#thebugstopshere photo contest On May 4th we want you to #STOPCleanYourHands to help save lives. Download and print our photo contest poster below; then use it when you Tweet photos of you cleaning your hands. Use the hashtag #thebugstopshere. Encourage friends, family and colleagues to join the fight against the spread of infection. Prizes to be won.
Download If you do not have a Twitter account, you may complete the form to enter
Sponsored by Partners
||STOP! Clean Your Hands Day||
Clean your hands: the bug stops here!
#thebugstopshere #thebugstopshere This year's theme is Clean your hands: THE BUG||5/11/2018 2:39:18 PM||16723||http://www.patientsafetyinstitute.ca/en/Events||html||True||aspx|
|Incident Analysis||2434||Framework;Publication||4/19/2011 9:12:41 PM||
Analyze, manage, and learn from patient safety incidents in any healthcare setting with the Canadian Incident Analysis Framework.
Incident analysis is a structured process for identifying what happened, how and why it happened, what can be done to reduce the risk of recurrence and make care safer, and what was learned. It is an integral activity in the incident management continuum, which represents the activities and processes that surround a patient safety incident.
The framework was developed collaboratively by CPSI, the
Institute for Safe Medication Practices Canada,
Patients for Patient Safety Canada (a patient-led program of CPSI), Paula Beard, Carolyn Hoffman, and Micheline Ste-Marie and is based on the 2006 Canadian Root Cause Analysis Framework.
To learn more about the framework and the resources available, you can
click here to watch the information webinars recorded.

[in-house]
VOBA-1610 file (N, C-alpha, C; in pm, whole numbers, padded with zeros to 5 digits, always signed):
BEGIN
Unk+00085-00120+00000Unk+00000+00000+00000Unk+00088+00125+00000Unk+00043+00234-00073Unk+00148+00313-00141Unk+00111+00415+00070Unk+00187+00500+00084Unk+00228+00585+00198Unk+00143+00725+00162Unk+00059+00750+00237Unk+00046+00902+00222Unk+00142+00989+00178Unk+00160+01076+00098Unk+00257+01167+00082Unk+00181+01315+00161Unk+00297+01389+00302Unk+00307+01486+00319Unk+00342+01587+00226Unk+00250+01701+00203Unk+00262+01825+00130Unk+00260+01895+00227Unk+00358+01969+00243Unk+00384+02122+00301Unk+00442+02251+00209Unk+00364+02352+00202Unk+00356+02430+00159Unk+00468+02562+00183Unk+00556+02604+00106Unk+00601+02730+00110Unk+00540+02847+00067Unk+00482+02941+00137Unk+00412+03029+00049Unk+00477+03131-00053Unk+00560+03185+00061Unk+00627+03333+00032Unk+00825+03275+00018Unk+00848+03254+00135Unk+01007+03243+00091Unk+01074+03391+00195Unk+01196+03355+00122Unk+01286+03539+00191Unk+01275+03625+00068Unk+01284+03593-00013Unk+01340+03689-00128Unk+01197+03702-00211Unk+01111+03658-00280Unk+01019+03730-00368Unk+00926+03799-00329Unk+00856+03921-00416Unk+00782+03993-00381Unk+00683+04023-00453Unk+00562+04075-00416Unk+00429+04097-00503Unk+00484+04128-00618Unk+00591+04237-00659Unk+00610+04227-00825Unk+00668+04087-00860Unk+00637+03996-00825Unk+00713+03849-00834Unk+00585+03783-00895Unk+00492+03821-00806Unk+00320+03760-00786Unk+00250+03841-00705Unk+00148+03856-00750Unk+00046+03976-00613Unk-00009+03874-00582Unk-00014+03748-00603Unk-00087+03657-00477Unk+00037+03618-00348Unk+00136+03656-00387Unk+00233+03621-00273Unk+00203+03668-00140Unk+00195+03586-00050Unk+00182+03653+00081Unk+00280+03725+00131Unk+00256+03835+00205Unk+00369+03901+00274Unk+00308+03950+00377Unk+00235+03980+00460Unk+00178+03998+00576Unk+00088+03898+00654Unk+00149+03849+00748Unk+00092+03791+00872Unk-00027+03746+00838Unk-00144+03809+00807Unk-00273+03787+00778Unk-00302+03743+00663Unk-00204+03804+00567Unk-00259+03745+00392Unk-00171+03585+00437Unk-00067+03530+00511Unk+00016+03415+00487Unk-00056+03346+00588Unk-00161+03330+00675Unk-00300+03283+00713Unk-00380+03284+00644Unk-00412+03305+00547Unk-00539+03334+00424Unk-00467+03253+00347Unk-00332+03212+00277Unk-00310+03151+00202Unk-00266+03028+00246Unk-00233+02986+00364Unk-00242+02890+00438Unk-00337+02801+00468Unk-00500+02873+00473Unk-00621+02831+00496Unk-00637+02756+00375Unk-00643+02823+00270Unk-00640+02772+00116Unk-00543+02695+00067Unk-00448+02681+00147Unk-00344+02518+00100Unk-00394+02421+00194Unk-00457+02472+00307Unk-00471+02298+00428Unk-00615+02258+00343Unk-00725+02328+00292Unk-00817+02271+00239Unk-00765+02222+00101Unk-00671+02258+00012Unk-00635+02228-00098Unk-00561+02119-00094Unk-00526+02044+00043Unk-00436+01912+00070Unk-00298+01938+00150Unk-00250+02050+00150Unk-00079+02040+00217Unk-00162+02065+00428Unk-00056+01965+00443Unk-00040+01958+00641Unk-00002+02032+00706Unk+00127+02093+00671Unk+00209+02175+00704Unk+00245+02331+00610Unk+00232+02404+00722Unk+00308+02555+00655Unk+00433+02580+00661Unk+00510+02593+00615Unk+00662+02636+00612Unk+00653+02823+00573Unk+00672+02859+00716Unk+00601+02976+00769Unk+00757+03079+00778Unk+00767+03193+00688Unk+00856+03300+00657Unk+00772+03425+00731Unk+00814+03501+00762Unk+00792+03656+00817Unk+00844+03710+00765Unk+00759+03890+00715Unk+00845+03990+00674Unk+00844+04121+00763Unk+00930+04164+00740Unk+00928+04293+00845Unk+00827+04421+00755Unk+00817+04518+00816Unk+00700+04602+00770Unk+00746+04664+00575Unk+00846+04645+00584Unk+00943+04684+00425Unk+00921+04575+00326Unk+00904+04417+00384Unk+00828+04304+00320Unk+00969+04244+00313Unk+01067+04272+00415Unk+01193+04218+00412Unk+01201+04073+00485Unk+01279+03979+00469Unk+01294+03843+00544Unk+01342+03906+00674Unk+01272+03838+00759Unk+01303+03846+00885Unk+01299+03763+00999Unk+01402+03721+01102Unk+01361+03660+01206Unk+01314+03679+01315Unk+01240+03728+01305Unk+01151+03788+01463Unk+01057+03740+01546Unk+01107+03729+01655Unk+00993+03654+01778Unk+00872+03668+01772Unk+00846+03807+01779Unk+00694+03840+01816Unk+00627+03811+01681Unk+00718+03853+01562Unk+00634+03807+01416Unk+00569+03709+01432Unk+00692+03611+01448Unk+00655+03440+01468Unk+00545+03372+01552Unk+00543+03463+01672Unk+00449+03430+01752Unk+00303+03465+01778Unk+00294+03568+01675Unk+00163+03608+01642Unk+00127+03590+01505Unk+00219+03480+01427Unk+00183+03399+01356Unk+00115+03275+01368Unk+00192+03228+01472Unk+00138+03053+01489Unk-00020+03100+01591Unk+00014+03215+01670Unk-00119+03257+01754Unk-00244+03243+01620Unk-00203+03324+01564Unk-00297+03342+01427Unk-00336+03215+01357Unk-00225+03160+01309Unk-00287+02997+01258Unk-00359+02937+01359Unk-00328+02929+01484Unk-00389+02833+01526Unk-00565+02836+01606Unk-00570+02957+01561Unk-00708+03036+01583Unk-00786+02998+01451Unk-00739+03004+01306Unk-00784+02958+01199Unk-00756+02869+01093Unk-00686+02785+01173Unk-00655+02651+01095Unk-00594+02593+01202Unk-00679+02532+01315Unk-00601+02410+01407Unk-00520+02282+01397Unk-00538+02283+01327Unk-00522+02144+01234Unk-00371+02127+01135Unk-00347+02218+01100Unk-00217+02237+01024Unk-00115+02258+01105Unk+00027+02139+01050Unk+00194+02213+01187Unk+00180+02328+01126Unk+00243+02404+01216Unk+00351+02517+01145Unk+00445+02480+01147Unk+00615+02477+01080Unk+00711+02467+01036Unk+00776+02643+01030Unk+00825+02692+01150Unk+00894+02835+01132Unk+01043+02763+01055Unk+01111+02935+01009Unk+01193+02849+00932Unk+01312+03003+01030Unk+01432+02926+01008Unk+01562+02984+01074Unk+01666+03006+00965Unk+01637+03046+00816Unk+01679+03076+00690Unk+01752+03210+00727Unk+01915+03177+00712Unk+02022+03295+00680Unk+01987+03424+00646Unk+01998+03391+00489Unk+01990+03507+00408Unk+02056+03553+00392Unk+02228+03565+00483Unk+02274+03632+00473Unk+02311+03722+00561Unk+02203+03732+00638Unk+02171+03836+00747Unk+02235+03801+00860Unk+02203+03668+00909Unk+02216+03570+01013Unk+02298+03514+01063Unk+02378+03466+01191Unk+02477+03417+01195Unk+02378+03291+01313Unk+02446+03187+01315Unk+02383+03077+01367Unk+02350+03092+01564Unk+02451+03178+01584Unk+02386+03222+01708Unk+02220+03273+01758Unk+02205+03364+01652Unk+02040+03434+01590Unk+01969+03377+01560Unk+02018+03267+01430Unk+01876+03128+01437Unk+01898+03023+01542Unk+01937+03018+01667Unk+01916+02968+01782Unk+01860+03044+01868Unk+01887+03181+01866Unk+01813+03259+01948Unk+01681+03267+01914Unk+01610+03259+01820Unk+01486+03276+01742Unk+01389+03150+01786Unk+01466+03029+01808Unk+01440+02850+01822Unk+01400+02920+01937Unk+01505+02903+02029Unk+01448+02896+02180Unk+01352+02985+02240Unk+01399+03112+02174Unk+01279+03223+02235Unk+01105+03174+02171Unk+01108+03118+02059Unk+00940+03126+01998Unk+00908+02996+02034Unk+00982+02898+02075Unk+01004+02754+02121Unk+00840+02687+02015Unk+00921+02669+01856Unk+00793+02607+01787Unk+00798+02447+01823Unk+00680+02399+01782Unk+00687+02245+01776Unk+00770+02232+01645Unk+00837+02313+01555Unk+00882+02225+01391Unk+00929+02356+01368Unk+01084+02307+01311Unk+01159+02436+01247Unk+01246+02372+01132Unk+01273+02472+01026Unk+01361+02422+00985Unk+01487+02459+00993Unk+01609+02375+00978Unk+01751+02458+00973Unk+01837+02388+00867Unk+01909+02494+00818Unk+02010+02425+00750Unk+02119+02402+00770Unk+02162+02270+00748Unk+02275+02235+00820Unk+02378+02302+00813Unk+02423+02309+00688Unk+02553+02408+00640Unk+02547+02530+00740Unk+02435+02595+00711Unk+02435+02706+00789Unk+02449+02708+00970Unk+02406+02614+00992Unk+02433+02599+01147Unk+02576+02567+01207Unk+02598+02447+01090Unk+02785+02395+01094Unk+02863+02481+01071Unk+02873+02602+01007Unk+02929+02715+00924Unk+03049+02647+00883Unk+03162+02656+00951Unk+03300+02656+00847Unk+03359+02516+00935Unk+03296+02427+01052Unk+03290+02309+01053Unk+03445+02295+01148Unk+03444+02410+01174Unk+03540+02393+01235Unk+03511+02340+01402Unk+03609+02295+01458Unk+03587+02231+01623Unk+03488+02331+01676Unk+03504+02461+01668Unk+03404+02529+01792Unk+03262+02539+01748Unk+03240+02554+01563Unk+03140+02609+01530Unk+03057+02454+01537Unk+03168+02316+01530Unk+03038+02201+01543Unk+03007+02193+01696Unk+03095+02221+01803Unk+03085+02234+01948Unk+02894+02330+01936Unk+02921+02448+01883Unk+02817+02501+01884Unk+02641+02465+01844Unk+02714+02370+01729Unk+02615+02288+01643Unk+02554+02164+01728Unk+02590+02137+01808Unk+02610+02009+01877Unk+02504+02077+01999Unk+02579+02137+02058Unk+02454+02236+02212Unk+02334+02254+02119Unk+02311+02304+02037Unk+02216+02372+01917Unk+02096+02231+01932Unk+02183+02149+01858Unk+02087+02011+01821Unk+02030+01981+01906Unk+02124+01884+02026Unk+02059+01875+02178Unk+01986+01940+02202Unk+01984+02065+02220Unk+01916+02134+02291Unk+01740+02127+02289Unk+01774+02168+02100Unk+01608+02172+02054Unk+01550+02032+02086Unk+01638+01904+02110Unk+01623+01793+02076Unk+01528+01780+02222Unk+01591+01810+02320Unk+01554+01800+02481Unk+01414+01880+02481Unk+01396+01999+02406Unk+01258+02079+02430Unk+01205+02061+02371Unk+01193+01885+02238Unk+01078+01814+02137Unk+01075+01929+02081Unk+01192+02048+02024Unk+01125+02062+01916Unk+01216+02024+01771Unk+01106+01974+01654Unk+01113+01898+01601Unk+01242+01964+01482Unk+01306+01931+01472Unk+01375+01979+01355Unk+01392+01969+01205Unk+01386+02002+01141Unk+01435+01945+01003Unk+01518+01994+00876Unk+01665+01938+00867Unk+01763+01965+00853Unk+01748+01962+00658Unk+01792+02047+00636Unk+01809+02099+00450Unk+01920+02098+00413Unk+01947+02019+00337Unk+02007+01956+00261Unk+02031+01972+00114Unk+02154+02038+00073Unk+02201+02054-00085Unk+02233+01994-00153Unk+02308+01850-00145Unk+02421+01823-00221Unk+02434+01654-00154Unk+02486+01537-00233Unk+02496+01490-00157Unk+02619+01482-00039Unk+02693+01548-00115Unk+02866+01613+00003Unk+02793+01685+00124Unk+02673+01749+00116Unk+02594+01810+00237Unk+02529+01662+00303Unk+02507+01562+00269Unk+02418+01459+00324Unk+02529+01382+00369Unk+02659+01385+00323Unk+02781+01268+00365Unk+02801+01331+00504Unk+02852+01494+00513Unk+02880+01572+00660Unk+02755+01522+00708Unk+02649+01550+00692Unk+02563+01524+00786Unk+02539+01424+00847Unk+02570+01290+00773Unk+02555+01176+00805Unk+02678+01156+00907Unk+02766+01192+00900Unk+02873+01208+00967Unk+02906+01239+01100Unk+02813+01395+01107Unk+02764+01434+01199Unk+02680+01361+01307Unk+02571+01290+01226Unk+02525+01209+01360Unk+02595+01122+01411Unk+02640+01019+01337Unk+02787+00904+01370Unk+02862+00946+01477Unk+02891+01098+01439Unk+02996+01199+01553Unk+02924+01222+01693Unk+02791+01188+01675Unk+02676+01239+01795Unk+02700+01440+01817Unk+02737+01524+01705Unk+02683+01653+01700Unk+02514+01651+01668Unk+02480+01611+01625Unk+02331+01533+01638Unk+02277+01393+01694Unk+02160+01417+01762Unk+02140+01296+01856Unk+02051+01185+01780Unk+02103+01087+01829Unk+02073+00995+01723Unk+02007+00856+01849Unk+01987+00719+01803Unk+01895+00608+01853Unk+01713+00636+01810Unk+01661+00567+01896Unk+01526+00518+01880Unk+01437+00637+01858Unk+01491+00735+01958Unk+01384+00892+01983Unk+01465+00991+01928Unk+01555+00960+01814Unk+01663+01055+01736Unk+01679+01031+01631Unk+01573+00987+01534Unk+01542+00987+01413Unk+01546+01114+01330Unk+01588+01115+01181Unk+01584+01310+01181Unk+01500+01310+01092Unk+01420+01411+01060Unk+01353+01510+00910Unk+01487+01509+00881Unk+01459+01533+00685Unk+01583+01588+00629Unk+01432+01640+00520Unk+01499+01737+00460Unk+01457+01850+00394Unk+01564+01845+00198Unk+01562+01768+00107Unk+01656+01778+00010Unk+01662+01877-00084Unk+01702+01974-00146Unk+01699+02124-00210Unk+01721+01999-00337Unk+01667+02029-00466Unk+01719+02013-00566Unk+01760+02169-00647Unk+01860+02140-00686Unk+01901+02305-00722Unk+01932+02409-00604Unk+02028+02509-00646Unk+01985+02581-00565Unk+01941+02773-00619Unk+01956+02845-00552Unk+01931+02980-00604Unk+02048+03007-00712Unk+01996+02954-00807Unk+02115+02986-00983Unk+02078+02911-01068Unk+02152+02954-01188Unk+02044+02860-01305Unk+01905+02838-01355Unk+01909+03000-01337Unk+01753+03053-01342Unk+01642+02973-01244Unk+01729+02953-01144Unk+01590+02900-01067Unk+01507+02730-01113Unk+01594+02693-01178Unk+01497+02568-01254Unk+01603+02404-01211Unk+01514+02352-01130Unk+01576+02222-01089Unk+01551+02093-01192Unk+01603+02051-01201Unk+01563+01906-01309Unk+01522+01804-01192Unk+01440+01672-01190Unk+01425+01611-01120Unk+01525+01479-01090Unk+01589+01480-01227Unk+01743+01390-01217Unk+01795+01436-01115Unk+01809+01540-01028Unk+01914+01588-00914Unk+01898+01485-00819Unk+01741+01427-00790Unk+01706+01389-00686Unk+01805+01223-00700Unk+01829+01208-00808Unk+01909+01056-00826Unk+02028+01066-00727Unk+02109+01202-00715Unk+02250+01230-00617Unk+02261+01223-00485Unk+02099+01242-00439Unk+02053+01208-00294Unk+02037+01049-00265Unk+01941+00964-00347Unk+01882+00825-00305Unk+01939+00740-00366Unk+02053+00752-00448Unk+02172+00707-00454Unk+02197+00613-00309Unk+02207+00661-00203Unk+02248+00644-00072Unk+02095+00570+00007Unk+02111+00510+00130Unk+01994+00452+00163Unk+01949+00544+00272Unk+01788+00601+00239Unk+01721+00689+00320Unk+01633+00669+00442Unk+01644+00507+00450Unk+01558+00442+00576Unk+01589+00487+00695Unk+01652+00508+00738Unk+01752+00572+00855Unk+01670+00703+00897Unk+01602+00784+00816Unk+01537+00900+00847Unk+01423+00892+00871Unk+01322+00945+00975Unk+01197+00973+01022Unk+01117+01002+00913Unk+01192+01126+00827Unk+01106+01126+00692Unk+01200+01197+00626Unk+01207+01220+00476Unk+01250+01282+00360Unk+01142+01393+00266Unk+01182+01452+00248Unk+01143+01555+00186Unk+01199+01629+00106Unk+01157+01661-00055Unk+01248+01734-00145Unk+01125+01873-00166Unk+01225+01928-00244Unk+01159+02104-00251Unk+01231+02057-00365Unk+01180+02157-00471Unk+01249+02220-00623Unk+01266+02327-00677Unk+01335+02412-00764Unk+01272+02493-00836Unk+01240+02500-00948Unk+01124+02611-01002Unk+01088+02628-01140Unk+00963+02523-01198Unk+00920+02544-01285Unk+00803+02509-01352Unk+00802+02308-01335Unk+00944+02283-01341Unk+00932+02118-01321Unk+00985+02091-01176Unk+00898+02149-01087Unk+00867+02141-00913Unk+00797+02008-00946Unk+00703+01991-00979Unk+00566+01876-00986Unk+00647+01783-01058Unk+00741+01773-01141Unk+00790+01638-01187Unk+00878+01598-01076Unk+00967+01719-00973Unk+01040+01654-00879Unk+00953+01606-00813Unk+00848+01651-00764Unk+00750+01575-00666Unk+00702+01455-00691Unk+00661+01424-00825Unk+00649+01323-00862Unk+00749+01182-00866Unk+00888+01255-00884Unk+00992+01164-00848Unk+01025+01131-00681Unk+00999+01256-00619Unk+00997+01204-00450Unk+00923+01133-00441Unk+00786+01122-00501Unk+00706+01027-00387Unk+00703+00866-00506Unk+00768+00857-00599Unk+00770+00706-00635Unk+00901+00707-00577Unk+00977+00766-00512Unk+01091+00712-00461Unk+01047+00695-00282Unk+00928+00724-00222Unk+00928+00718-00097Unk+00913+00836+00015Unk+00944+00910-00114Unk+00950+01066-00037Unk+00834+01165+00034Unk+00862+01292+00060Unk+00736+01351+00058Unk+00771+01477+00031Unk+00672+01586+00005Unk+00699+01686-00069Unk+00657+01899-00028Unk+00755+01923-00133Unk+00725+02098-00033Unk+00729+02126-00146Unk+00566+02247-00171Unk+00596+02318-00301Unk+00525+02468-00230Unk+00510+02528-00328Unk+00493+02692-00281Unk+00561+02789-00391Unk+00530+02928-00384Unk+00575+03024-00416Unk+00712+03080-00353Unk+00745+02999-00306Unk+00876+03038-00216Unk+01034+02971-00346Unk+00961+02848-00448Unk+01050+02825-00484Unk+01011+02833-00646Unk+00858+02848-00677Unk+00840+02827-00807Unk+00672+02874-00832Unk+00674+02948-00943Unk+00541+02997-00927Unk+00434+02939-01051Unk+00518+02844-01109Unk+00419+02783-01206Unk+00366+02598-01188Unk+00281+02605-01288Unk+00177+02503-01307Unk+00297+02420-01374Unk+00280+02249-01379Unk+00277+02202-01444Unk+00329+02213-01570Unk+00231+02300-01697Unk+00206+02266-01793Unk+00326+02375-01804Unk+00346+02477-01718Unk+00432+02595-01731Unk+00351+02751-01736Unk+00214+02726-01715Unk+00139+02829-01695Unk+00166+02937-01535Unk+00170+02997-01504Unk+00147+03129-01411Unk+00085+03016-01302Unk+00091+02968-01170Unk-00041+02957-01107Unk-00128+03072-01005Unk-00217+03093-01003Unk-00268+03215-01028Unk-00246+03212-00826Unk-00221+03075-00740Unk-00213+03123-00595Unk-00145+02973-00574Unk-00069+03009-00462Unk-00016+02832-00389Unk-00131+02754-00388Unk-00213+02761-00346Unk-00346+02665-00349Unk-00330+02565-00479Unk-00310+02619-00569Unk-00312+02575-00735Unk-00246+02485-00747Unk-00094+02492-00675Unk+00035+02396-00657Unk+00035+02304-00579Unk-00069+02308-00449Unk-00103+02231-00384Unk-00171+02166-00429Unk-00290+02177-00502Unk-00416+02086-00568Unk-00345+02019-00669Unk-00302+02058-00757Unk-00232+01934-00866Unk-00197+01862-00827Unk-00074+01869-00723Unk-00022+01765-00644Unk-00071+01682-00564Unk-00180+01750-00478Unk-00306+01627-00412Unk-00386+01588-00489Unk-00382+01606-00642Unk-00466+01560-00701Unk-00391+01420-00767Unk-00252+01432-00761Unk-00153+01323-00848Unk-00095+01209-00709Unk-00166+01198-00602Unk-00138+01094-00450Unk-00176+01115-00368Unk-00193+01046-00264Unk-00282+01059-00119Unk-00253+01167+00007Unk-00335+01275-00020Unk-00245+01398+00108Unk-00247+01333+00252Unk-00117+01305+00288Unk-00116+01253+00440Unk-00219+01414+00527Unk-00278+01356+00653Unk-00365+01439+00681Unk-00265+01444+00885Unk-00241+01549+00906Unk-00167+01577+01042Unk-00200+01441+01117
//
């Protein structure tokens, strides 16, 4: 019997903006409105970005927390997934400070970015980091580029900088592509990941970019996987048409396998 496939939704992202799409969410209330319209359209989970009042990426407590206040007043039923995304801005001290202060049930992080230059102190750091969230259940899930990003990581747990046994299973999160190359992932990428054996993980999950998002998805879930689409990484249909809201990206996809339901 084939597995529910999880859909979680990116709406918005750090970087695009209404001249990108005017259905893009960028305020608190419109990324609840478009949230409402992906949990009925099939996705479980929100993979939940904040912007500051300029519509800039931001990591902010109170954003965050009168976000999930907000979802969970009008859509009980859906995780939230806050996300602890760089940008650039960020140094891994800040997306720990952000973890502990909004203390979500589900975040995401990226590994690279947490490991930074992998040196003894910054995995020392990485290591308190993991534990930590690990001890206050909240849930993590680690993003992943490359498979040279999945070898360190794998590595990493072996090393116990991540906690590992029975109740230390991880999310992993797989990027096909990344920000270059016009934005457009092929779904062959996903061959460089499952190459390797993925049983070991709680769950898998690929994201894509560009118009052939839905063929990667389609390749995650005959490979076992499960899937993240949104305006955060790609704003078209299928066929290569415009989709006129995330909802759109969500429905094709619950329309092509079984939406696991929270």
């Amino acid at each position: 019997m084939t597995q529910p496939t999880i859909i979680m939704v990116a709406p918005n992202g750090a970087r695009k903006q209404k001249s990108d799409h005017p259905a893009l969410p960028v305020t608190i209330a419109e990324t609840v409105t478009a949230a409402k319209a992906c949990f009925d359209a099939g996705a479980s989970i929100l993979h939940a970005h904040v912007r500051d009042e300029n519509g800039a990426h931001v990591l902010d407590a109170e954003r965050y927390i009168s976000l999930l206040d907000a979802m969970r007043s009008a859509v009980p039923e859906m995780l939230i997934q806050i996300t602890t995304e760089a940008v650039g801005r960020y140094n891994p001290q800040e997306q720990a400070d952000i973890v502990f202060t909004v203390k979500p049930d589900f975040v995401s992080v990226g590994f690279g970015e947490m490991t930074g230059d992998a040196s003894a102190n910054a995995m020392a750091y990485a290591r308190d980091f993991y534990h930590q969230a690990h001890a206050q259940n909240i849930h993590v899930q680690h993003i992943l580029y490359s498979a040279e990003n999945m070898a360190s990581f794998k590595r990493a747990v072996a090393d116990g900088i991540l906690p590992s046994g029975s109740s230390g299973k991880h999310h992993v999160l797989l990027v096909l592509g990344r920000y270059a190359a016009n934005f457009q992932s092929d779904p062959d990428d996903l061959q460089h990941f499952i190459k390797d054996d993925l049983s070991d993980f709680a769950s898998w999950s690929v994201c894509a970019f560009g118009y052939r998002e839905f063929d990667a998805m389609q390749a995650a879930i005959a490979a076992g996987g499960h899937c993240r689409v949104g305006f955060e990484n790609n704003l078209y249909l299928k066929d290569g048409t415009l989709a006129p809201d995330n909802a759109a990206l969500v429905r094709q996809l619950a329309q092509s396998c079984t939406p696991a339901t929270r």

following resources have been carefully selected to support you in implementing the Canadian Incident Analysis Framework.
To contribute a resource or to provide feedback, please email
To learn more about the framework and the learning opportunities available
||Incident Analysis||Root Cause Analysis (RCA)||6/20/2016 3:47:55 PM||1088||http://www.patientsafetyinstitute.ca/en/toolsResources||html||True||aspx|
|The Measurement and Monitoring of Safety||2435||Metrics;Report;Framework||7/12/2016 5:25:21 PM||
Rewiring your thinking on measuring and monitoring of patient safety. To improve your organization's patient safety, you need reliable, up-to-date qualitative and quantitative information to help guide your delivery of safe healthcare. The Measurement and Monitoring Safety Framework, created by Professor Charles Vincent and colleagues from the Health Foundation, consists of five dimensions that organizations, units, or individuals including leaders, providers, patients and families can use to understand, guide and improve patient safety. This new approach assesses and evaluates safety from "ward to board" by providing a comprehensive and accurate real-time view of patient safety. The Framework helps users move from “assurance” to “inquiry” by shifting away from a focus on past cases of harm towards current performance, future risks and organizational resiliency.